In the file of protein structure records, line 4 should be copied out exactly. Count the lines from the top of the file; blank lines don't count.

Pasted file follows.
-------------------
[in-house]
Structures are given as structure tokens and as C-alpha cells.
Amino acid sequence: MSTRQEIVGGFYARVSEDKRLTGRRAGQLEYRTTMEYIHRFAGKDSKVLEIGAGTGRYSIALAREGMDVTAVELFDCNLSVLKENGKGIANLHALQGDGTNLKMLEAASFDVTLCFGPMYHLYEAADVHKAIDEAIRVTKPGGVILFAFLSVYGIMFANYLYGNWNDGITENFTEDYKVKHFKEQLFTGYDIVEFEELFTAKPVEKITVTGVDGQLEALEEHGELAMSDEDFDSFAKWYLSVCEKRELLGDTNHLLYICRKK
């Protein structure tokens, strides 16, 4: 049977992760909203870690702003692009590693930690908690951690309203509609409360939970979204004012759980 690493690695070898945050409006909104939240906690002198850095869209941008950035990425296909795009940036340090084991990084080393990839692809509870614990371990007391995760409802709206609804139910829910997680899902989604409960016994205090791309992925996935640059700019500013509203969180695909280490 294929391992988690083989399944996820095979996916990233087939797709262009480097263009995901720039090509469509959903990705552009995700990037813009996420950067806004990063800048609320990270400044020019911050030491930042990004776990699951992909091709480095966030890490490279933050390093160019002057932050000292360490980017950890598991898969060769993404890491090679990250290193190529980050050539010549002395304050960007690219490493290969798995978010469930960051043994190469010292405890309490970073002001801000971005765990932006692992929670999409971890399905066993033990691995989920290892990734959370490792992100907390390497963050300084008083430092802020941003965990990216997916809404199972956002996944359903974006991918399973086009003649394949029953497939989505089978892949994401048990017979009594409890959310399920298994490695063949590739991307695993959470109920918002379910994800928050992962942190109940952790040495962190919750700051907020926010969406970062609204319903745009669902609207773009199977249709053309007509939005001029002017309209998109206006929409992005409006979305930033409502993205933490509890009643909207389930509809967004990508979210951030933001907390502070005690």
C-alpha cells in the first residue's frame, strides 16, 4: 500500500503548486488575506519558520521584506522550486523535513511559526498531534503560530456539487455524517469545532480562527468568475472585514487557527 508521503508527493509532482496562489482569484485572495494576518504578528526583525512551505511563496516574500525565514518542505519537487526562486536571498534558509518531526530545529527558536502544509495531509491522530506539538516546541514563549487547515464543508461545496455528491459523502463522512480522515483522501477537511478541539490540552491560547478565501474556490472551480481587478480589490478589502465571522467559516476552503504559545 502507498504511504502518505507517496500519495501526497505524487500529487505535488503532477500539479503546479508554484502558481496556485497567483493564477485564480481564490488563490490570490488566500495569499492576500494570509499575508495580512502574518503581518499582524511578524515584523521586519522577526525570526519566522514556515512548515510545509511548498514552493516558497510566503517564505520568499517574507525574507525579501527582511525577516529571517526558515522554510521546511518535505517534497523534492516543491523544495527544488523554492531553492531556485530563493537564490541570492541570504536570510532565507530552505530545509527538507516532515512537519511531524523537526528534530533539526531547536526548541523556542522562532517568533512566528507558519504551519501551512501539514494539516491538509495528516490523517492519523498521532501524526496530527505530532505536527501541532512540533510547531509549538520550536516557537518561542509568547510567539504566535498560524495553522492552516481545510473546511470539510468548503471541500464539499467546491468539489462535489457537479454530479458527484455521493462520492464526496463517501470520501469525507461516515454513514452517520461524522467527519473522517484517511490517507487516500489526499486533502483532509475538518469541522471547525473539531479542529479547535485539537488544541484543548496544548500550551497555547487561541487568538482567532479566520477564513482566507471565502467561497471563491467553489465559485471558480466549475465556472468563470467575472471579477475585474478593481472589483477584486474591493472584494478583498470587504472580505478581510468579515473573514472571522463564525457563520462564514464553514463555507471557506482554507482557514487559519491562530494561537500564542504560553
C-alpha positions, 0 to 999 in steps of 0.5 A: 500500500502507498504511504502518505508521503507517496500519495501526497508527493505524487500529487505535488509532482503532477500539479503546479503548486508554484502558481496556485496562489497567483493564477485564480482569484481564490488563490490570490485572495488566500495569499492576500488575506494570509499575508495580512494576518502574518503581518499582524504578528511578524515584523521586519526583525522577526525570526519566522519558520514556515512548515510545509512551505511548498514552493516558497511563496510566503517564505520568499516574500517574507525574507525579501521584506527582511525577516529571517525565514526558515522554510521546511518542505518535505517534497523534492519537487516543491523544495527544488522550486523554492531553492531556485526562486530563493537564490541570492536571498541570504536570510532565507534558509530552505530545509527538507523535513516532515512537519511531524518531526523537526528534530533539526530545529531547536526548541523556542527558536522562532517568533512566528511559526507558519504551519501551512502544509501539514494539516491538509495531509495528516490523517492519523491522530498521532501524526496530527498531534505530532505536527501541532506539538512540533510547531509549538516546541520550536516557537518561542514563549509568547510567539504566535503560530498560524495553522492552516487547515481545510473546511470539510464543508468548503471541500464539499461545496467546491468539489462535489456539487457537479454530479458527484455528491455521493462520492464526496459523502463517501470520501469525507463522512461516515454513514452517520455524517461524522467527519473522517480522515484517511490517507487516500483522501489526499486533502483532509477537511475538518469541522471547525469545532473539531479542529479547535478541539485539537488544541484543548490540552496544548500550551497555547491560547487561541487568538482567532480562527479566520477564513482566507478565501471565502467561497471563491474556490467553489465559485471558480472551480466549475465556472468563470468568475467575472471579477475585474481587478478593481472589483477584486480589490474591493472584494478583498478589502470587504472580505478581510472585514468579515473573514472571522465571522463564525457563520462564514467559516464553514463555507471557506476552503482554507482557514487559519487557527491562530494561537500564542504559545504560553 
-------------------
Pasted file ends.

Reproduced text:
């Protein structure tokens, strides 16, 4: 049977992760909203870690702003692009590693930690908690951690309203509609409360939970979204004012759980 690493690695070898945050409006909104939240906690002198850095869209941008950035990425296909795009940036340090084991990084080393990839692809509870614990371990007391995760409802709206609804139910829910997680899902989604409960016994205090791309992925996935640059700019500013509203969180695909280490 294929391992988690083989399944996820095979996916990233087939797709262009480097263009995901720039090509469509959903990705552009995700990037813009996420950067806004990063800048609320990270400044020019911050030491930042990004776990699951992909091709480095966030890490490279933050390093160019002057932050000292360490980017950890598991898969060769993404890491090679990250290193190529980050050539010549002395304050960007690219490493290969798995978010469930960051043994190469010292405890309490970073002001801000971005765990932006692992929670999409971890399905066993033990691995989920290892990734959370490792992100907390390497963050300084008083430092802020941003965990990216997916809404199972956002996944359903974006991918399973086009003649394949029953497939989505089978892949994401048990017979009594409890959310399920298994490695063949590739991307695993959470109920918002379910994800928050992962942190109940952790040495962190919750700051907020926010969406970062609204319903745009669902609207773009199977249709053309007509939005001029002017309209998109206006929409992005409006979305930033409502993205933490509890009643909207389930509809967004990508979210951030933001907390502070005690």